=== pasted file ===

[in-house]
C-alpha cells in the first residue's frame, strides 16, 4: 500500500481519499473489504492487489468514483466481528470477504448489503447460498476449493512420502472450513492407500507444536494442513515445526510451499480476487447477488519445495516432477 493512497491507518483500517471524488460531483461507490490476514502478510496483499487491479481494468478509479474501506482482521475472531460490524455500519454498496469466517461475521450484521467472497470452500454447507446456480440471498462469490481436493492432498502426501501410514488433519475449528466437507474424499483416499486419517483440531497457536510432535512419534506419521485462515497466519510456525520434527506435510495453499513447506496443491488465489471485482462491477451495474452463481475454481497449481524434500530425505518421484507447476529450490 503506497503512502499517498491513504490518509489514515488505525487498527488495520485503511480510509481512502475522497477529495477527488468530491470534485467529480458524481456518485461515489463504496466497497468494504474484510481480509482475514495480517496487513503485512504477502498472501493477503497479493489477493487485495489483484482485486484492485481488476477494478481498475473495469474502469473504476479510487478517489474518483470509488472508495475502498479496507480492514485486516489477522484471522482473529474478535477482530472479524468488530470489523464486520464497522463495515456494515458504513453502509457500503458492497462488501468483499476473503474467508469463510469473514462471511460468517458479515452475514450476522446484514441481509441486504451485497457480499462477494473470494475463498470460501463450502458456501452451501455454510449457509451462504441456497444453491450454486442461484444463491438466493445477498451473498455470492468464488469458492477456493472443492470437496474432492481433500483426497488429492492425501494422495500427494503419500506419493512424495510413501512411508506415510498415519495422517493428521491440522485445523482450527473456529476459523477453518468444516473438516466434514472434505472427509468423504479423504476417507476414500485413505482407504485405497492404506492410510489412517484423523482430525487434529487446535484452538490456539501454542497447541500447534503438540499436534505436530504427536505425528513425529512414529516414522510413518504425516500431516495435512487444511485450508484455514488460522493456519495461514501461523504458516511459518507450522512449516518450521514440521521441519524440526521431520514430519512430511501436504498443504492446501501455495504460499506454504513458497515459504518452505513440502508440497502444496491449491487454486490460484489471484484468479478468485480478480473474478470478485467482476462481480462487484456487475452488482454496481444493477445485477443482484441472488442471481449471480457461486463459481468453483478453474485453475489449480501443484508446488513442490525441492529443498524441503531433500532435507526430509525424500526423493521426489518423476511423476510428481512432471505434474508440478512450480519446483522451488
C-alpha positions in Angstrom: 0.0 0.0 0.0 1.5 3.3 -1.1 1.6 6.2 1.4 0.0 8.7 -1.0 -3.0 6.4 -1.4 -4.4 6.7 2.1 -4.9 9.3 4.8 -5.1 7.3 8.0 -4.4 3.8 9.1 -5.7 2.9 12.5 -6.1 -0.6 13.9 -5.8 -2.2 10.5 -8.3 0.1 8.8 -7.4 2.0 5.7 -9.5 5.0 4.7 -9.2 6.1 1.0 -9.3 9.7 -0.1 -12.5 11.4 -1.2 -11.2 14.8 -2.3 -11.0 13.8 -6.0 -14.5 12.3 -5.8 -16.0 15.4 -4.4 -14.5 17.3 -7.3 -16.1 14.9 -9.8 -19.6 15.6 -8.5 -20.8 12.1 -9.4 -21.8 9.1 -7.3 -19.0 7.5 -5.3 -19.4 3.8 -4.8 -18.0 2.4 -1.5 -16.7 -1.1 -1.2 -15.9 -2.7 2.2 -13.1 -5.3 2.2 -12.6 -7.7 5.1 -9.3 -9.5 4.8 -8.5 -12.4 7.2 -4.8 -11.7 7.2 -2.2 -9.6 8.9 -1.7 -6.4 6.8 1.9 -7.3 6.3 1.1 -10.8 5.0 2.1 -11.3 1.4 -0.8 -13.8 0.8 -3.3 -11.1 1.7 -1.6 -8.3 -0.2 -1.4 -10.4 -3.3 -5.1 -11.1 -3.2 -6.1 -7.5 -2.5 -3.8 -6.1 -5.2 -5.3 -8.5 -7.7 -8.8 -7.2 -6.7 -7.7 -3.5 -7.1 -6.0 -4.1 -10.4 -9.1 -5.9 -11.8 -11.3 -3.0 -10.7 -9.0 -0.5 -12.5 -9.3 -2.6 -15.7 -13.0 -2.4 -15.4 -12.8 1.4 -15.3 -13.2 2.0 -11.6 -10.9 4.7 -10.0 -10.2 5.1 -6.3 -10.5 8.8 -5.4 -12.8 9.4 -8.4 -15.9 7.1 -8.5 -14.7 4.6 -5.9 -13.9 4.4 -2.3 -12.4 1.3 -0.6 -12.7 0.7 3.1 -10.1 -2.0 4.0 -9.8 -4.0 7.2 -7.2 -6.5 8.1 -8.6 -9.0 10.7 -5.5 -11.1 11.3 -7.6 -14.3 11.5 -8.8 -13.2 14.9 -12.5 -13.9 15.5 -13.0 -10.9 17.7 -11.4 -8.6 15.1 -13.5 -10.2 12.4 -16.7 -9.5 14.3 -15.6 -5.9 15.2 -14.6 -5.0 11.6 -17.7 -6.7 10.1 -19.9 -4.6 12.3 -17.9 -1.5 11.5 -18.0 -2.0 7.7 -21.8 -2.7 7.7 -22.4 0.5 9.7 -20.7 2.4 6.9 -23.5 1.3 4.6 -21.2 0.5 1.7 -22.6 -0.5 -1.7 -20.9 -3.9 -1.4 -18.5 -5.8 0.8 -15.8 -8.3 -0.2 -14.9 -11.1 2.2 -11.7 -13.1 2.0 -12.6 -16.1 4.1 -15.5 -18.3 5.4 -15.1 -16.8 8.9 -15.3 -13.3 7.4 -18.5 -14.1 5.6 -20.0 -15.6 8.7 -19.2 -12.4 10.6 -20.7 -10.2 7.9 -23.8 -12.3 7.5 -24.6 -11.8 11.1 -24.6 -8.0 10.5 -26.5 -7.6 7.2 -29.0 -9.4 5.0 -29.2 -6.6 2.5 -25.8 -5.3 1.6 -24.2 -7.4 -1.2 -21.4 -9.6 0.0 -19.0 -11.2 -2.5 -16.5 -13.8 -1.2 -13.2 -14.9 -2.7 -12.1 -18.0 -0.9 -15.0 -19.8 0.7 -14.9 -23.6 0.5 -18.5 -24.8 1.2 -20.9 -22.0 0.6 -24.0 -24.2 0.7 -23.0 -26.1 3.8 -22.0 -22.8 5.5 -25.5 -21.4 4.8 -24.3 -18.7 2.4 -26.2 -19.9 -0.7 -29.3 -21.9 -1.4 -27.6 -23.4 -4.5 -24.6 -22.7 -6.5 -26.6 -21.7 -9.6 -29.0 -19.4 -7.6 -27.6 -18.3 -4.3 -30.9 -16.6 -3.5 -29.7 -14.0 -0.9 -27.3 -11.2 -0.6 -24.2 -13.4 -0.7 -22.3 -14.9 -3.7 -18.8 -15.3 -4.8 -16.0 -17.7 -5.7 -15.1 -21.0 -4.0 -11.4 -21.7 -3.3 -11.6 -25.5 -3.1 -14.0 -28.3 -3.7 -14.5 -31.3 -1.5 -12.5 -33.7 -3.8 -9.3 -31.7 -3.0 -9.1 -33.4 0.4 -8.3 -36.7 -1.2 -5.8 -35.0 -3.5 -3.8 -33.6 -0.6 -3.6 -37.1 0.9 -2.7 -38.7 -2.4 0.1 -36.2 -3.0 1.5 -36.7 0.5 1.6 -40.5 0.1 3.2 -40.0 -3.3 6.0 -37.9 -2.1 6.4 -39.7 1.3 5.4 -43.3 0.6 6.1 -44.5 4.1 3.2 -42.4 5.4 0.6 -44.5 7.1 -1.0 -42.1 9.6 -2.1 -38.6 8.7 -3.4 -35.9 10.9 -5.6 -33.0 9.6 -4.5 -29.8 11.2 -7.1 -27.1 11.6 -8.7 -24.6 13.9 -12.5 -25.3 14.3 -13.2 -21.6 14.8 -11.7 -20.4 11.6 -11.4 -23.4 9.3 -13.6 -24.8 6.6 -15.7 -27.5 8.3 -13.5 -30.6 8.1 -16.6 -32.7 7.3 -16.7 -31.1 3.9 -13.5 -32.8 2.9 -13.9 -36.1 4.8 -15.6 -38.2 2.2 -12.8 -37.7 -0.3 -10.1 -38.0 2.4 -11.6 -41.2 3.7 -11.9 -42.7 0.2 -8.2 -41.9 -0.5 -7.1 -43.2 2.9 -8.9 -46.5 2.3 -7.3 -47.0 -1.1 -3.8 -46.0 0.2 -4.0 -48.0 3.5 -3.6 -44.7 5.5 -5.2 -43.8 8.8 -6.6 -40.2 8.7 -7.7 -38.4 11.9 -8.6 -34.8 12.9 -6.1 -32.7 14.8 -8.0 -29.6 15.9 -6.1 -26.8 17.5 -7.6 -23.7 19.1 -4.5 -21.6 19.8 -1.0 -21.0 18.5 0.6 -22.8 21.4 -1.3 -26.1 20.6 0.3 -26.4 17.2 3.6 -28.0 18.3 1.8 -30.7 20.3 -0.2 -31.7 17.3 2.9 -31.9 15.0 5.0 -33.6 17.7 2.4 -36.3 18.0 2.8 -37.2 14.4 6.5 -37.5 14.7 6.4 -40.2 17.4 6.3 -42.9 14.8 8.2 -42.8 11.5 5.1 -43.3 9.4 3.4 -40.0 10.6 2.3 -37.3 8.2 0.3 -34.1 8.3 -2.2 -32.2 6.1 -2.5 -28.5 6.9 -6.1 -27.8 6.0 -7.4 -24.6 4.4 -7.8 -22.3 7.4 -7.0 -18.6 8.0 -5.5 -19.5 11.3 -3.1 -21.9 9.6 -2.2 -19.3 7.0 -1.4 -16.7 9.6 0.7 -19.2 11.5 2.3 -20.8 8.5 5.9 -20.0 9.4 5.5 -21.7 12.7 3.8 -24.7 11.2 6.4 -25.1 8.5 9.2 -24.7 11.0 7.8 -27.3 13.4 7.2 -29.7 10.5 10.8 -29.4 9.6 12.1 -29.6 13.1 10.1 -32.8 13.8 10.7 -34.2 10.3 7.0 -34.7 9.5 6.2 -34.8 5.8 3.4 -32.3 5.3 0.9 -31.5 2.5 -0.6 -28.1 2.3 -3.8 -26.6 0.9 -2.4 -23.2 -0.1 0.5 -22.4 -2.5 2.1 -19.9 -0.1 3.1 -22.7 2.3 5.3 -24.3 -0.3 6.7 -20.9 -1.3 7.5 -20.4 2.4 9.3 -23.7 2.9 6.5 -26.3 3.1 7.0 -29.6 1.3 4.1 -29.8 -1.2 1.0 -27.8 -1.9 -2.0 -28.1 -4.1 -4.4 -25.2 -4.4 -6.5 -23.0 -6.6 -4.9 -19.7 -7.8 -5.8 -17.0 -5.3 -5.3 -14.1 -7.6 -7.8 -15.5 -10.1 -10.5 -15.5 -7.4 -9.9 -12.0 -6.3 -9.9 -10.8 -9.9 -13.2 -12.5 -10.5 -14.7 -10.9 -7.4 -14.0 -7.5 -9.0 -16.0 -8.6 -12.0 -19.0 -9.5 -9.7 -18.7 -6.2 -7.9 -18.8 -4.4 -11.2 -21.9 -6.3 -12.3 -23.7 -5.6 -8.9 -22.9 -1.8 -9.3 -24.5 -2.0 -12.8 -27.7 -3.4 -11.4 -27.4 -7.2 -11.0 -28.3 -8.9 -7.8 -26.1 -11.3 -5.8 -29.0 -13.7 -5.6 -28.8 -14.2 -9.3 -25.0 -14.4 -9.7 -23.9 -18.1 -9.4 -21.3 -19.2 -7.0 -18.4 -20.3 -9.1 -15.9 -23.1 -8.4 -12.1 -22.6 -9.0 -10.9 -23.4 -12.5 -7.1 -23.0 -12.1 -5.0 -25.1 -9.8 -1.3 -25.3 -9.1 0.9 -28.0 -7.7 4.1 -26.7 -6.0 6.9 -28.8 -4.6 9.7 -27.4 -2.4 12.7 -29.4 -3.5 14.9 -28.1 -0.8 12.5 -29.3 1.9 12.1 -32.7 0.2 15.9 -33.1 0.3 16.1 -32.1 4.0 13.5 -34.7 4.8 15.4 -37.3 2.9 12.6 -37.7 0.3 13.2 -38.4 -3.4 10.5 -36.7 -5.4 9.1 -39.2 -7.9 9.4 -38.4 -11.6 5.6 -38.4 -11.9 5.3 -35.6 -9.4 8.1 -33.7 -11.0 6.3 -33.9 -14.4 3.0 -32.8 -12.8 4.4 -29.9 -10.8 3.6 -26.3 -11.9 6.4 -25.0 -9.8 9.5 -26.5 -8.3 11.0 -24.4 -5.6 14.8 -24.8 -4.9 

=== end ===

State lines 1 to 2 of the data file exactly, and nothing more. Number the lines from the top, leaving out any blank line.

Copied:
[in-house]
C-alpha cells in the first residue's frame, strides 16, 4: 500500500481519499473489504492487489468514483466481528470477504448489503447460498476449493512420502472450513492407500507444536494442513515445526510451499480476487447477488519445495516432477 493512497491507518483500517471524488460531483461507490490476514502478510496483499487491479481494468478509479474501506482482521475472531460490524455500519454498496469466517461475521450484521467472497470452500454447507446456480440471498462469490481436493492432498502426501501410514488433519475449528466437507474424499483416499486419517483440531497457536510432535512419534506419521485462515497466519510456525520434527506435510495453499513447506496443491488465489471485482462491477451495474452463481475454481497449481524434500530425505518421484507447476529450490 503506497503512502499517498491513504490518509489514515488505525487498527488495520485503511480510509481512502475522497477529495477527488468530491470534485467529480458524481456518485461515489463504496466497497468494504474484510481480509482475514495480517496487513503485512504477502498472501493477503497479493489477493487485495489483484482485486484492485481488476477494478481498475473495469474502469473504476479510487478517489474518483470509488472508495475502498479496507480492514485486516489477522484471522482473529474478535477482530472479524468488530470489523464486520464497522463495515456494515458504513453502509457500503458492497462488501468483499476473503474467508469463510469473514462471511460468517458479515452475514450476522446484514441481509441486504451485497457480499462477494473470494475463498470460501463450502458456501452451501455454510449457509451462504441456497444453491450454486442461484444463491438466493445477498451473498455470492468464488469458492477456493472443492470437496474432492481433500483426497488429492492425501494422495500427494503419500506419493512424495510413501512411508506415510498415519495422517493428521491440522485445523482450527473456529476459523477453518468444516473438516466434514472434505472427509468423504479423504476417507476414500485413505482407504485405497492404506492410510489412517484423523482430525487434529487446535484452538490456539501454542497447541500447534503438540499436534505436530504427536505425528513425529512414529516414522510413518504425516500431516495435512487444511485450508484455514488460522493456519495461514501461523504458516511459518507450522512449516518450521514440521521441519524440526521431520514430519512430511501436504498443504492446501501455495504460499506454504513458497515459504518452505513440502508440497502444496491449491487454486490460484489471484484468479478468485480478480473474478470478485467482476462481480462487484456487475452488482454496481444493477445485477443482484441472488442471481449471480457461486463459481468453483478453474485453475489449480501443484508446488513442490525441492529443498524441503531433500532435507526430509525424500526423493521426489518423476511423476510428481512432471505434474508440478512450480519446483522451488